Jupyter UI wrangling

What happens inside those notebook cells

Jupyter is complicated so I segregated information about UI, rendering etc from the main notebook. Here is the stuff about how to use the jupyter system to support non-standard user interactions.

Jupyter is dynamic thanks to the interaction between javascript (left) and python (right)

Presentations using Jupyter

Basic: export to reveal.js

You can use my favourite dorky presentation hack!

The easiest is Classic reveal.js mode. tl;dr:

$ jupyter nbconvert --to slides some_notebook.ipynb  --post serve

You might want to make various improvements, such as tweaking the reveal.js settings in jupyter slideshows

If you aren’t running a coding class, you will want to hide the input cells from your IPython slides by customising the output templates, or you can suppress all code by using output format hide_code_slides.

These kind of custom tweaks are not too crazy but you need a copy of the reveal.js source code for some of them. A more comprehensive version using a custom theme and the reveal.js source looks like

jupyter nbconvert Presentation.ipynb  \
    --to slides --reveal-prefix ../../reveal.js \
    --post serve --SlidesExporter.reveal_theme=league

Fancier: integrated slideshows using RISE

Fancier again: interactive slideshows using RISE.

To meet your house style requirements it is usually sufficient to customise some decorations and alter some css.

Major plus: you can execute code while running the slide!

Major minus: there is no facility that I can see to style your cover slides differently, which is incompatible with, e.g., my university’s style guide.

If you don’t wish to display inline input code, you can avoid it with hide_code

Install using pip:

pip install hide_code
jupyter nbextension install --py hide_code
jupyter nbextension enable --py hide_code
jupyter serverextension enable --py hide_code

Install using conda:

conda install -c conda-forge hide_code

Rich display

Various objects support rich display of python objects e.g. IPython.display.Image

from IPython.display import Image

or you can use markdown for local image display


If you want to make your own objects display, uh, richly, you can implement the appropriate magical methods:

class Shout(object):
    def __init__(self, text):
        self.text = text

    def _repr_html_(self):
        return "<h1>" + self.text + "</h1>"

I leveraged this to make a latex renderer called latex_fragment which you should totally check out for rendering inline algorithms, or for emitting SVG equations.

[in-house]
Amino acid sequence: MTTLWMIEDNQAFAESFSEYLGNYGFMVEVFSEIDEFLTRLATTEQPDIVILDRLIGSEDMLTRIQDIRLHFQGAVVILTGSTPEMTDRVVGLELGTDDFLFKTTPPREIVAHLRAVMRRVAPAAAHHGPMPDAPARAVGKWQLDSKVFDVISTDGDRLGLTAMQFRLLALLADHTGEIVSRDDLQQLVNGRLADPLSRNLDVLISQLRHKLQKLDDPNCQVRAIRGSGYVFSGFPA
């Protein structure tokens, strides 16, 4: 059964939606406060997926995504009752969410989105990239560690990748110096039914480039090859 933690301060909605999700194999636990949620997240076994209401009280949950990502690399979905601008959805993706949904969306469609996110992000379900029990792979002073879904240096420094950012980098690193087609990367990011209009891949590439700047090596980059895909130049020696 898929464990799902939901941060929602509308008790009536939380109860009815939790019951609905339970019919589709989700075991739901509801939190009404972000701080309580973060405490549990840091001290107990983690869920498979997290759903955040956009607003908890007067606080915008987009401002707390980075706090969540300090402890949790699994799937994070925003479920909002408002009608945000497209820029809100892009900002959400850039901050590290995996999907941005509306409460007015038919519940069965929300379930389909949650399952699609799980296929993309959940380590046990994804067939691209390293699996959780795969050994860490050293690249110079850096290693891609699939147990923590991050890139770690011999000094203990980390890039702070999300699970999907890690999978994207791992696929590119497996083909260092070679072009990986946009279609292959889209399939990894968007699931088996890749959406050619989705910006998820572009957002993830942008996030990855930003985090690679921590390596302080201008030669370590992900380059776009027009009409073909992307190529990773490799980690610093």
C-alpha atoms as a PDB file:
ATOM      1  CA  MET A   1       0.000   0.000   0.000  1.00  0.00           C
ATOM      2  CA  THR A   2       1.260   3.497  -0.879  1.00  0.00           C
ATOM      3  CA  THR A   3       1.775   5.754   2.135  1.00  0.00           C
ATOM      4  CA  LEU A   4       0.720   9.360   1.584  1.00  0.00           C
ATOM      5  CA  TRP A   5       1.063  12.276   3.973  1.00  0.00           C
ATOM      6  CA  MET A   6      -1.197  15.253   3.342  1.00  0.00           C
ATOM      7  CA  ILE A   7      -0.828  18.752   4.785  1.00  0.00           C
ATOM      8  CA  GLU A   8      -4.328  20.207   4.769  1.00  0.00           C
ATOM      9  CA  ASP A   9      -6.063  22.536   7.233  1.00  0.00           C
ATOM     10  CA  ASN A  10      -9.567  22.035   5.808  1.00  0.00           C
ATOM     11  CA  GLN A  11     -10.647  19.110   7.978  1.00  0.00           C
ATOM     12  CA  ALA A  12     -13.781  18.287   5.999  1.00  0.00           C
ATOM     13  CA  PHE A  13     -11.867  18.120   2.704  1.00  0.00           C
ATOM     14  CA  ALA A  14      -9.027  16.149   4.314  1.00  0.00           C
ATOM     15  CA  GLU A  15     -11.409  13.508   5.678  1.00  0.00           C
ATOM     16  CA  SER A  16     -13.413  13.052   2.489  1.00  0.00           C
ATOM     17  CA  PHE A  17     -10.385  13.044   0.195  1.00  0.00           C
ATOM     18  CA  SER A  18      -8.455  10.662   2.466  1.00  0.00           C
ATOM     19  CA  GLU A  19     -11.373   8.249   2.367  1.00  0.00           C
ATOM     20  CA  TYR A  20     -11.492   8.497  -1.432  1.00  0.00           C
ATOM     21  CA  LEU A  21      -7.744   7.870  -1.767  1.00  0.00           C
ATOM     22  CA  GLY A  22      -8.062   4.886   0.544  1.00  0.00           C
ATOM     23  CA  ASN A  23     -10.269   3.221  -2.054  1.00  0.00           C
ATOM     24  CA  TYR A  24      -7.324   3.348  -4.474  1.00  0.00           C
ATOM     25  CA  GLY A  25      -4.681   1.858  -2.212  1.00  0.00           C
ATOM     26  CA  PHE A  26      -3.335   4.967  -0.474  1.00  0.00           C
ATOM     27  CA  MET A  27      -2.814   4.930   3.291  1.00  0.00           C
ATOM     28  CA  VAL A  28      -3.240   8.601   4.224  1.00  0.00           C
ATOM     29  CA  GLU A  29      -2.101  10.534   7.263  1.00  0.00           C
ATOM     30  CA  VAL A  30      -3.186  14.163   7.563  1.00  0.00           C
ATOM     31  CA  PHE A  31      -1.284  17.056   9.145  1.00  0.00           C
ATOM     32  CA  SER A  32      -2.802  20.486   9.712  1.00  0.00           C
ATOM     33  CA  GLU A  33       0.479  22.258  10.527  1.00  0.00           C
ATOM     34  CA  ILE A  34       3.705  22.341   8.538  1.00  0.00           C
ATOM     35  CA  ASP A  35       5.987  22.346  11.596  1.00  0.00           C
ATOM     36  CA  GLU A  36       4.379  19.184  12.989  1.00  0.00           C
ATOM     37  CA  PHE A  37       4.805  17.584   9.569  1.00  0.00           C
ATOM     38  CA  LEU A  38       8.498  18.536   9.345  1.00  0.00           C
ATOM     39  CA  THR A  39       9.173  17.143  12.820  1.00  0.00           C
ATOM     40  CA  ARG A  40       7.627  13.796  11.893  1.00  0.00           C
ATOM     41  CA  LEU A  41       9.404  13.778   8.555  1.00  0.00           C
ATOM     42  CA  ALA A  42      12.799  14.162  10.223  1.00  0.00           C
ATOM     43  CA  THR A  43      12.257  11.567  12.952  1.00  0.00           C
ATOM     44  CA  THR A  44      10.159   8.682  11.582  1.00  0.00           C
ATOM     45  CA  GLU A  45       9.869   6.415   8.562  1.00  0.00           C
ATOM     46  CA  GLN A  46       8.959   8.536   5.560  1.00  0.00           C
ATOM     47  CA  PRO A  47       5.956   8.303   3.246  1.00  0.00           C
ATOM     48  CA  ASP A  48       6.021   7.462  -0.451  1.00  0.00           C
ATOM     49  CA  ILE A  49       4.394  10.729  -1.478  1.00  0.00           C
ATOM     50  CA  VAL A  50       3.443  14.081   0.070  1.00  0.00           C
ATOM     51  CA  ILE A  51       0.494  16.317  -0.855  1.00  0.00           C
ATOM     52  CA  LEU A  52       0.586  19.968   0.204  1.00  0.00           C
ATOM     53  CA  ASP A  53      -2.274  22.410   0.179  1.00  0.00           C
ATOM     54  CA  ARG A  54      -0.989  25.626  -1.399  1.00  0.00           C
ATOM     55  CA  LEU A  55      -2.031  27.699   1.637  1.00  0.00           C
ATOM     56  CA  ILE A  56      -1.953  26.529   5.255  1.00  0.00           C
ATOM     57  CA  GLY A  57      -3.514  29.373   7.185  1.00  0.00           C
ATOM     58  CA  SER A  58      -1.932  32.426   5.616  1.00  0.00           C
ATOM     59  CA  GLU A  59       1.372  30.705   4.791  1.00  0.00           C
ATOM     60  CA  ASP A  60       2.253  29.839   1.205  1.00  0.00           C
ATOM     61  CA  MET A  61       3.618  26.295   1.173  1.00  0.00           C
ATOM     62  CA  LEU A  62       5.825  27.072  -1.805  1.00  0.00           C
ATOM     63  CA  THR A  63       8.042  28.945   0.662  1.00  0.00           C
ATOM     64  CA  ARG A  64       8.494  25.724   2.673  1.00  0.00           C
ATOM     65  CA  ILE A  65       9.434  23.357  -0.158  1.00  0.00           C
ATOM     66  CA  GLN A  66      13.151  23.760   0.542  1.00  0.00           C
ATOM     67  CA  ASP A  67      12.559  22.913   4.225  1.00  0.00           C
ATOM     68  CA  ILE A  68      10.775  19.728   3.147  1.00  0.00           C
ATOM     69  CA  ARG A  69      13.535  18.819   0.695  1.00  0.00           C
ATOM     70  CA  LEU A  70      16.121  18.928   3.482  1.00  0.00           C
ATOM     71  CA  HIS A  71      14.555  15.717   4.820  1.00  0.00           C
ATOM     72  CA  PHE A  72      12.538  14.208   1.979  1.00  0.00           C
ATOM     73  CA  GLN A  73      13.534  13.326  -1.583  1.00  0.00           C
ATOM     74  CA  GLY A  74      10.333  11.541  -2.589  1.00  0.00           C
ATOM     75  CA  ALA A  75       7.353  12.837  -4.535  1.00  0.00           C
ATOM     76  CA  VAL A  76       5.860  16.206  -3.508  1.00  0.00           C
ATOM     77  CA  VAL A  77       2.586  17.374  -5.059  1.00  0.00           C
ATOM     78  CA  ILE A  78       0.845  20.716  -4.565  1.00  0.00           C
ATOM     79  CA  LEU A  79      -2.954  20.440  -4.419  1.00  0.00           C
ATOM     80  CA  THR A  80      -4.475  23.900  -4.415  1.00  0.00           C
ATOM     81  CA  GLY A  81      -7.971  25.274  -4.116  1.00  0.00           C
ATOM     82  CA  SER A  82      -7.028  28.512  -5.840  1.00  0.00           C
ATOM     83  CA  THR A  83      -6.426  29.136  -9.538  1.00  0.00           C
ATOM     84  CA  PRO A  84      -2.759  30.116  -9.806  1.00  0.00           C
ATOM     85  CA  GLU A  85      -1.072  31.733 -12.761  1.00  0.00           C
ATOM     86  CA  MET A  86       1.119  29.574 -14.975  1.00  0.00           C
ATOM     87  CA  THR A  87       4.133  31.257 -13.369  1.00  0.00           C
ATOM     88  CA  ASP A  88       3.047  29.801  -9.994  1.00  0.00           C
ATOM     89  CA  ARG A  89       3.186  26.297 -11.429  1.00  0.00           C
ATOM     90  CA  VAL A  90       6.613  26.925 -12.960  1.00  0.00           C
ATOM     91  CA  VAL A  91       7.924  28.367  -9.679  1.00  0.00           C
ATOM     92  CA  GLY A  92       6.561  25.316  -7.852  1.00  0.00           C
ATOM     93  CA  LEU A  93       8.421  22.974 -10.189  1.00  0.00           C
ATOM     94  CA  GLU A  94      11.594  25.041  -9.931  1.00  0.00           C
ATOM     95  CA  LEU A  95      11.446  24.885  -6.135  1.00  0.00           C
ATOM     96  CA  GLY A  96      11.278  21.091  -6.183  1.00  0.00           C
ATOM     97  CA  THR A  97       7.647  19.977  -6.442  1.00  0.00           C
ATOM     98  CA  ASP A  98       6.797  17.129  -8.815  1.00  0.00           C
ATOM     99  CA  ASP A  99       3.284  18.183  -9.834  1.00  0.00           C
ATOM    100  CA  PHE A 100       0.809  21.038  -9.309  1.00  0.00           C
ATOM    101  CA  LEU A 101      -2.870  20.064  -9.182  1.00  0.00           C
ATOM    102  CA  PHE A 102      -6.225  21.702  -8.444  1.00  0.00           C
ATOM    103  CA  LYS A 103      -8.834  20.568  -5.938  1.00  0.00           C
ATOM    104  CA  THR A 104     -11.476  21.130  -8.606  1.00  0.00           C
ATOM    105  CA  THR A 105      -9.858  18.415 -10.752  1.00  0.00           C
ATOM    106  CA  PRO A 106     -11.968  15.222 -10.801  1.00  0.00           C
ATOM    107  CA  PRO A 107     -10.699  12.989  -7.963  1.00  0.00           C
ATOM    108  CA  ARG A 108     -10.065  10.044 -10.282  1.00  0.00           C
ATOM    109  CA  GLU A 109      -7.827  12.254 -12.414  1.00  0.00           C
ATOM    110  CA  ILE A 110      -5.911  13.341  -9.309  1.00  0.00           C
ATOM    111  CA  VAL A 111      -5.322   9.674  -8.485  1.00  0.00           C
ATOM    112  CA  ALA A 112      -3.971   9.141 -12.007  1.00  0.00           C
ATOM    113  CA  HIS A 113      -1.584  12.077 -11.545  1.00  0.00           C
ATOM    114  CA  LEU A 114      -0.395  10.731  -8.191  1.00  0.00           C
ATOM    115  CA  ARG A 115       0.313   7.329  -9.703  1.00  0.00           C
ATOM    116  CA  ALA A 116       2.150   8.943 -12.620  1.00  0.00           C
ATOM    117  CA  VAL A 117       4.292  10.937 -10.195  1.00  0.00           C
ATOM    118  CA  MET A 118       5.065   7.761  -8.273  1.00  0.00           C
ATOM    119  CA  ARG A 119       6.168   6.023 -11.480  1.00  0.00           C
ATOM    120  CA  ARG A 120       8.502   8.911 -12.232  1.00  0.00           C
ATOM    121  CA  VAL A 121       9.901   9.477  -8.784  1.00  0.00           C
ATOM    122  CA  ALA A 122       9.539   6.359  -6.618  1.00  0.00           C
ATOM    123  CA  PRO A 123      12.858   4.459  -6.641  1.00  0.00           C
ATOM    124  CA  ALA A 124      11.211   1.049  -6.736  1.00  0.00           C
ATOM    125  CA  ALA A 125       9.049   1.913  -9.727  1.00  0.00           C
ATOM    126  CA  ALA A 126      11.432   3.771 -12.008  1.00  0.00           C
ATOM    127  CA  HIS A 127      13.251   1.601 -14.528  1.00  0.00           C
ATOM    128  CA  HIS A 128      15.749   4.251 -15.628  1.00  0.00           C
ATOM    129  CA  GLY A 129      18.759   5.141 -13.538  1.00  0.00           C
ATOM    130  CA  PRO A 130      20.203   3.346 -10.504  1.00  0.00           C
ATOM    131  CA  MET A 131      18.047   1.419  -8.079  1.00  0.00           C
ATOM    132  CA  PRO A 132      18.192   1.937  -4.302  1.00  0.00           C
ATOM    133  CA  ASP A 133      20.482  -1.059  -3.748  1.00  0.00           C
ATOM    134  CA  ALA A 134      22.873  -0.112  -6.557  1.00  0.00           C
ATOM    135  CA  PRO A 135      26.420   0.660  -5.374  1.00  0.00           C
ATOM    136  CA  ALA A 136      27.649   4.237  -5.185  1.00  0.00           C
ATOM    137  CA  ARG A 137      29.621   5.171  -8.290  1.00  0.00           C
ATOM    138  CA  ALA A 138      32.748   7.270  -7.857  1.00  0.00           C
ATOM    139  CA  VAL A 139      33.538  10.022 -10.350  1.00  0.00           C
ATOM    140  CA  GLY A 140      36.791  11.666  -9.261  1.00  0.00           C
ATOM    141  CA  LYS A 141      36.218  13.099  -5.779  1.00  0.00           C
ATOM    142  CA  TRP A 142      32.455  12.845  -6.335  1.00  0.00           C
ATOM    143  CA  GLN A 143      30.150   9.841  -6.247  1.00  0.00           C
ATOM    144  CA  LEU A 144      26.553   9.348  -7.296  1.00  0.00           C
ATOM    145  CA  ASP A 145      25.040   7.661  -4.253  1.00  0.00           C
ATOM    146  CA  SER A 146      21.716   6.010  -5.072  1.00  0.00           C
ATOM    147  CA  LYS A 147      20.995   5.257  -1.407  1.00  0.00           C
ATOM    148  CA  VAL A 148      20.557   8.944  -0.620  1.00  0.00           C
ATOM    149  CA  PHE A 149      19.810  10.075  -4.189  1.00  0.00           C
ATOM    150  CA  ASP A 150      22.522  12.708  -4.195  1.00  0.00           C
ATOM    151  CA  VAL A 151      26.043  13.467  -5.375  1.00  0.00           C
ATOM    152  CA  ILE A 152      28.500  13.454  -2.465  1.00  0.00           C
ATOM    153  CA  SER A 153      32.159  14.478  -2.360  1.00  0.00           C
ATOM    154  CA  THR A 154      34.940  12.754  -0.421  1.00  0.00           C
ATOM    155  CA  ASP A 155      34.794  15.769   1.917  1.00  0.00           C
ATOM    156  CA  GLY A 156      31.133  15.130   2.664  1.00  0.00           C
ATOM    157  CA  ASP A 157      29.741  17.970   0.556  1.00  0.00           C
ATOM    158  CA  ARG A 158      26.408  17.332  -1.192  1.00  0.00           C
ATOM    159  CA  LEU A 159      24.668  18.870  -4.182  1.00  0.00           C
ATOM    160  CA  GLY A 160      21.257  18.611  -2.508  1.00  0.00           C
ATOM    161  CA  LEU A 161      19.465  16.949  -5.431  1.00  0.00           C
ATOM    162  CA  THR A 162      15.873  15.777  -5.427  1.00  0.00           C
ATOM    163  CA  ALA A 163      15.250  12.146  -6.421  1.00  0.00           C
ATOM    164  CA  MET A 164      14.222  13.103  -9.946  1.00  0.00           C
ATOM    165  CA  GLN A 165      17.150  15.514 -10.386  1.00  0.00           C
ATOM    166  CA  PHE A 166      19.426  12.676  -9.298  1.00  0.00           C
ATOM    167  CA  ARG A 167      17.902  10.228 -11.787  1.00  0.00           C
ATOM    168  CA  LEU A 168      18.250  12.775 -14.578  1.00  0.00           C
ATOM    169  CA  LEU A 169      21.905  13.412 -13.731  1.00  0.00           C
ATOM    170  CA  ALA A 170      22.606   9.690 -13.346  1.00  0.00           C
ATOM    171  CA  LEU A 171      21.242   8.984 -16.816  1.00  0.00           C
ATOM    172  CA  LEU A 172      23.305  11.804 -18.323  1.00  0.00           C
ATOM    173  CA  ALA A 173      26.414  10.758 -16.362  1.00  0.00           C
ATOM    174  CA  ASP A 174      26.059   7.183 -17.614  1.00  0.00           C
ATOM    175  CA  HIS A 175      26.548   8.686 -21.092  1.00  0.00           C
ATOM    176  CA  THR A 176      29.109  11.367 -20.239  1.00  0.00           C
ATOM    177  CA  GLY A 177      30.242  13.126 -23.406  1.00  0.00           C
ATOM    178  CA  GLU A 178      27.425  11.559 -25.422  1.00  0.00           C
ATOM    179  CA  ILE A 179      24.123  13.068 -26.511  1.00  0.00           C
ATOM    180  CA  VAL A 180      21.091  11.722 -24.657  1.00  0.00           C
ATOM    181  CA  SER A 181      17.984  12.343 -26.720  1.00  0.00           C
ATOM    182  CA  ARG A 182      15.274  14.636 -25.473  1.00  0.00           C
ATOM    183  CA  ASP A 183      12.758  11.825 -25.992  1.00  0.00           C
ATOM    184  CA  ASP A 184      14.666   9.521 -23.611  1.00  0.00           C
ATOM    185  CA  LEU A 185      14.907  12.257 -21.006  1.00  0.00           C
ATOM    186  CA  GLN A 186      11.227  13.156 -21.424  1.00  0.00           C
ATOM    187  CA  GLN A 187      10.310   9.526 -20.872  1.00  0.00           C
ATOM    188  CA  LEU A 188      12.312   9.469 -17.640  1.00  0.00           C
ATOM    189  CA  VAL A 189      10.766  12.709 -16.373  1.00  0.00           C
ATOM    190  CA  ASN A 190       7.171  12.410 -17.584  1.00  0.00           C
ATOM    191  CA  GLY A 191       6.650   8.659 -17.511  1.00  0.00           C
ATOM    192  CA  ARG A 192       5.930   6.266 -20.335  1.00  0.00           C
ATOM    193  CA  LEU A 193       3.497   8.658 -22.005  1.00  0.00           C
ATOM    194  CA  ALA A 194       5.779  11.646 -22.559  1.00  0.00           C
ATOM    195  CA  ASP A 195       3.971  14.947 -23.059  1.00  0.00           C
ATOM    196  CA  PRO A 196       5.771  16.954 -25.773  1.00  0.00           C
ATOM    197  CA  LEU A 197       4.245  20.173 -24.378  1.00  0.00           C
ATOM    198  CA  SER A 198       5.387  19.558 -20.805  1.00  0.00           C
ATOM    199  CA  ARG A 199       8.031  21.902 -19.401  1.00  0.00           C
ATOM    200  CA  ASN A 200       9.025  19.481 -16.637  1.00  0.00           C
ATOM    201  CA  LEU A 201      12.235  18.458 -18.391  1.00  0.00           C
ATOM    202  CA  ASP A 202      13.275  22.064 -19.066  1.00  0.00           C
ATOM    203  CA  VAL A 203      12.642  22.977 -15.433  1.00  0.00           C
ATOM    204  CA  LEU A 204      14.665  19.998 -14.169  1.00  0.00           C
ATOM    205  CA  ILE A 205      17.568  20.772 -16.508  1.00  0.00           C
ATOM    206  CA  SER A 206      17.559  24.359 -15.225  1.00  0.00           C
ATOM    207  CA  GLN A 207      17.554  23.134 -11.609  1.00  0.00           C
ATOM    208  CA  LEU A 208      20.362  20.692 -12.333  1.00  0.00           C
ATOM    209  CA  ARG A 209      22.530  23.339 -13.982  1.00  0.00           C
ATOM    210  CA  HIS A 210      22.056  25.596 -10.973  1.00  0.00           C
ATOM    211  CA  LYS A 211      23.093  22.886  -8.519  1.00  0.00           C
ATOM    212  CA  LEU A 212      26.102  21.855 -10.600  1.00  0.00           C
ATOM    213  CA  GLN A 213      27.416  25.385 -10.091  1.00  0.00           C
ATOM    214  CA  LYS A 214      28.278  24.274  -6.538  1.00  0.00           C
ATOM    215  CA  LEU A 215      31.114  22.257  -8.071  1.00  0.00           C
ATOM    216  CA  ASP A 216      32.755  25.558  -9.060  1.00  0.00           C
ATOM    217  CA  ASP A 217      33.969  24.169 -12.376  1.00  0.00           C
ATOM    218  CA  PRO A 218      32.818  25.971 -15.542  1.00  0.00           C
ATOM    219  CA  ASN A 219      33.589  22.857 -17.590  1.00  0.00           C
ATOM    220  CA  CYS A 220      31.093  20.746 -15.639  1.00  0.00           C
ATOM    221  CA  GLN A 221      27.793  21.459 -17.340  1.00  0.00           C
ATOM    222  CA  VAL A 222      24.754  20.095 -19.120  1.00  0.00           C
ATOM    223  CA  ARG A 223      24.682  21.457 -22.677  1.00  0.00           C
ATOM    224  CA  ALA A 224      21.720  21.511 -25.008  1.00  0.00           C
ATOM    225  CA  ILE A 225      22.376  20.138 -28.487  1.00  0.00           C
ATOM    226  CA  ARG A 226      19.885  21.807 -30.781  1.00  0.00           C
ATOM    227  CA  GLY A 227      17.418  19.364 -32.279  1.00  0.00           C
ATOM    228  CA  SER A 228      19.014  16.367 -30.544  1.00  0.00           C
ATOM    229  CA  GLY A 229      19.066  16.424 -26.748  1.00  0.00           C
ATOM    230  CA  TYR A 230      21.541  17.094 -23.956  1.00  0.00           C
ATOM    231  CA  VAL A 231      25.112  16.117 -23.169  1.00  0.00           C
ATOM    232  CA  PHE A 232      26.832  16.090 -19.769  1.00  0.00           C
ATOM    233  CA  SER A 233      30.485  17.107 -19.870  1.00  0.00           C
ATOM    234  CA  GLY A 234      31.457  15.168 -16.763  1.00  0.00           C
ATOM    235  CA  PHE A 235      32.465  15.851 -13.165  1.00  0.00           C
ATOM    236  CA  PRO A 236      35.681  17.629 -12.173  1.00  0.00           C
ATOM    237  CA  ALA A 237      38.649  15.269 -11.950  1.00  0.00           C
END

Alternatively one can use the inbuilt jupyter LaTeX renderer:

from IPython.display import Latex
Latex('''The mass-energy equivalence is described by the famous equation


discovered in 1905 by Albert Einstein.
In natural units ($c$ = 1), the formula expresses the identity



Set up inline plots:

%matplotlib inline

inline svg:

%config InlineBackend.figure_format = 'svg'

Graph sizes are controlled by matplotlib. Here’s how to make big graphs:

import matplotlib as mpl
mpl.rcParams['figure.figsize'] = (10.0, 8.0)

Interesting-looking other graphing options:

Jupyter lab includes such nifty features as a diagram editor which you can install using jupyter labextension install jupyterlab-drawio

Citations and other academic writing in Jupyter

I did this for

  1. my blog — using simple Zotero markdown citation export, which is not great for inline citations but fine for bibliographies, and easy and robust.

  2. my papers — abandoning jupyter in favour of Pweave+pandoc, which works amazingly for everything if you use pandoc tricks for your citations.

I couldn’t find a unified approach for these two different use cases which didn’t sound like more work than it was worth. At least, many academics seem to have way more tedious and error-prone workflows than this, so I’m just being a fancypants if I try to tweak it further.

More recently, there has appeared jupyterbook which enables notebook-based blog rendering, including citations. This is built using the ruby site generator jekyll-scholar so is heavy in dependencies but it seems to work. A hyped example of this in action is You Only Write Thrice.

Chris Sewell has produced a script called ipypublish that eases some pain points in producing articles. It’s an impressive piece of work.

My own latex_fragment allows you to insert one-off latex fragments into jupyter and pweave (e.g. algorithmic environments or some weird tikz thing.)